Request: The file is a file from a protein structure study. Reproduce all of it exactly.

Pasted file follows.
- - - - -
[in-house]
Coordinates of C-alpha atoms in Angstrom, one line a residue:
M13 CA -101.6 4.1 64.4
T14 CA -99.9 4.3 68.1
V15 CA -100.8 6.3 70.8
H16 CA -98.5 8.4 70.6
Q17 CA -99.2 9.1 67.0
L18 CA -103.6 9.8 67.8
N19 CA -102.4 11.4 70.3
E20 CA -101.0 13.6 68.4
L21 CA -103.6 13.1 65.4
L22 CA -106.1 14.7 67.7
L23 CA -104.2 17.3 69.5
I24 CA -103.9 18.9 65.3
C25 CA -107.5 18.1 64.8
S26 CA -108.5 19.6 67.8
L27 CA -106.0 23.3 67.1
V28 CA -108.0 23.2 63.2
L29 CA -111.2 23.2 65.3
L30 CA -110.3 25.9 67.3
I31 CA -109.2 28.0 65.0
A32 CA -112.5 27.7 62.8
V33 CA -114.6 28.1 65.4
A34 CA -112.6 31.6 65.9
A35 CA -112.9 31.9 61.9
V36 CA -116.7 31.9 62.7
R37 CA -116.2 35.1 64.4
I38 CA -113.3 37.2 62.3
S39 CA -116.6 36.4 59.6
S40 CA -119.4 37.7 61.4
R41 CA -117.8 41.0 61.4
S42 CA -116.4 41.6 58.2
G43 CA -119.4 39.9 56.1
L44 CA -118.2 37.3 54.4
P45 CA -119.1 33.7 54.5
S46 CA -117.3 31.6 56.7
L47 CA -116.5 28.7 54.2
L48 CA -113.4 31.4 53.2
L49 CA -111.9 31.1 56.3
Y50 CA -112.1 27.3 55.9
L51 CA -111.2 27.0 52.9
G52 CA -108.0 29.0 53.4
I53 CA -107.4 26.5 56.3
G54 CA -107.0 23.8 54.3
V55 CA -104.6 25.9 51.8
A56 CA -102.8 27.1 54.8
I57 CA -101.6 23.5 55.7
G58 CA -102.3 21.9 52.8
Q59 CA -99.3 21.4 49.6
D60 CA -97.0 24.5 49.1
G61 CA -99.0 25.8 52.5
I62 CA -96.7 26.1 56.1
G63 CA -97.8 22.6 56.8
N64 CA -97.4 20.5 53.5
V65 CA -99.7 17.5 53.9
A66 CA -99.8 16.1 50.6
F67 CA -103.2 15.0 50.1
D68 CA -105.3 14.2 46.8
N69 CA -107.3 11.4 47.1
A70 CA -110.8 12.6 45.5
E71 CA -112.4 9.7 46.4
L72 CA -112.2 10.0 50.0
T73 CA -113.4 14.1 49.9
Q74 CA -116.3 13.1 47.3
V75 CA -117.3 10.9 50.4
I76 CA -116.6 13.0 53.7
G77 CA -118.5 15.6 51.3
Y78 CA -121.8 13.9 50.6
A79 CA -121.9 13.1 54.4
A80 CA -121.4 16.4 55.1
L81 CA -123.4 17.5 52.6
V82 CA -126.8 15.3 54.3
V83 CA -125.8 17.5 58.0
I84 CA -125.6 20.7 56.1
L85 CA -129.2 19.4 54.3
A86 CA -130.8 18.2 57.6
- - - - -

[in-house]
Coordinates of C-alpha atoms in Angstrom, one line a residue:
M13 CA -101.6 4.1 64.4
T14 CA -99.9 4.3 68.1
V15 CA -100.8 6.3 70.8
H16 CA -98.5 8.4 70.6
Q17 CA -99.2 9.1 67.0
L18 CA -103.6 9.8 67.8
N19 CA -102.4 11.4 70.3
E20 CA -101.0 13.6 68.4
L21 CA -103.6 13.1 65.4
L22 CA -106.1 14.7 67.7
L23 CA -104.2 17.3 69.5
I24 CA -103.9 18.9 65.3
C25 CA -107.5 18.1 64.8
S26 CA -108.5 19.6 67.8
L27 CA -106.0 23.3 67.1
V28 CA -108.0 23.2 63.2
L29 CA -111.2 23.2 65.3
L30 CA -110.3 25.9 67.3
I31 CA -109.2 28.0 65.0
A32 CA -112.5 27.7 62.8
V33 CA -114.6 28.1 65.4
A34 CA -112.6 31.6 65.9
A35 CA -112.9 31.9 61.9
V36 CA -116.7 31.9 62.7
R37 CA -116.2 35.1 64.4
I38 CA -113.3 37.2 62.3
S39 CA -116.6 36.4 59.6
S40 CA -119.4 37.7 61.4
R41 CA -117.8 41.0 61.4
S42 CA -116.4 41.6 58.2
G43 CA -119.4 39.9 56.1
L44 CA -118.2 37.3 54.4
P45 CA -119.1 33.7 54.5
S46 CA -117.3 31.6 56.7
L47 CA -116.5 28.7 54.2
L48 CA -113.4 31.4 53.2
L49 CA -111.9 31.1 56.3
Y50 CA -112.1 27.3 55.9
L51 CA -111.2 27.0 52.9
G52 CA -108.0 29.0 53.4
I53 CA -107.4 26.5 56.3
G54 CA -107.0 23.8 54.3
V55 CA -104.6 25.9 51.8
A56 CA -102.8 27.1 54.8
I57 CA -101.6 23.5 55.7
G58 CA -102.3 21.9 52.8
Q59 CA -99.3 21.4 49.6
D60 CA -97.0 24.5 49.1
G61 CA -99.0 25.8 52.5
I62 CA -96.7 26.1 56.1
G63 CA -97.8 22.6 56.8
N64 CA -97.4 20.5 53.5
V65 CA -99.7 17.5 53.9
A66 CA -99.8 16.1 50.6
F67 CA -103.2 15.0 50.1
D68 CA -105.3 14.2 46.8
N69 CA -107.3 11.4 47.1
A70 CA -110.8 12.6 45.5
E71 CA -112.4 9.7 46.4
L72 CA -112.2 10.0 50.0
T73 CA -113.4 14.1 49.9
Q74 CA -116.3 13.1 47.3
V75 CA -117.3 10.9 50.4
I76 CA -116.6 13.0 53.7
G77 CA -118.5 15.6 51.3
Y78 CA -121.8 13.9 50.6
A79 CA -121.9 13.1 54.4
A80 CA -121.4 16.4 55.1
L81 CA -123.4 17.5 52.6
V82 CA -126.8 15.3 54.3
V83 CA -125.8 17.5 58.0
I84 CA -125.6 20.7 56.1
L85 CA -129.2 19.4 54.3
A86 CA -130.8 18.2 57.6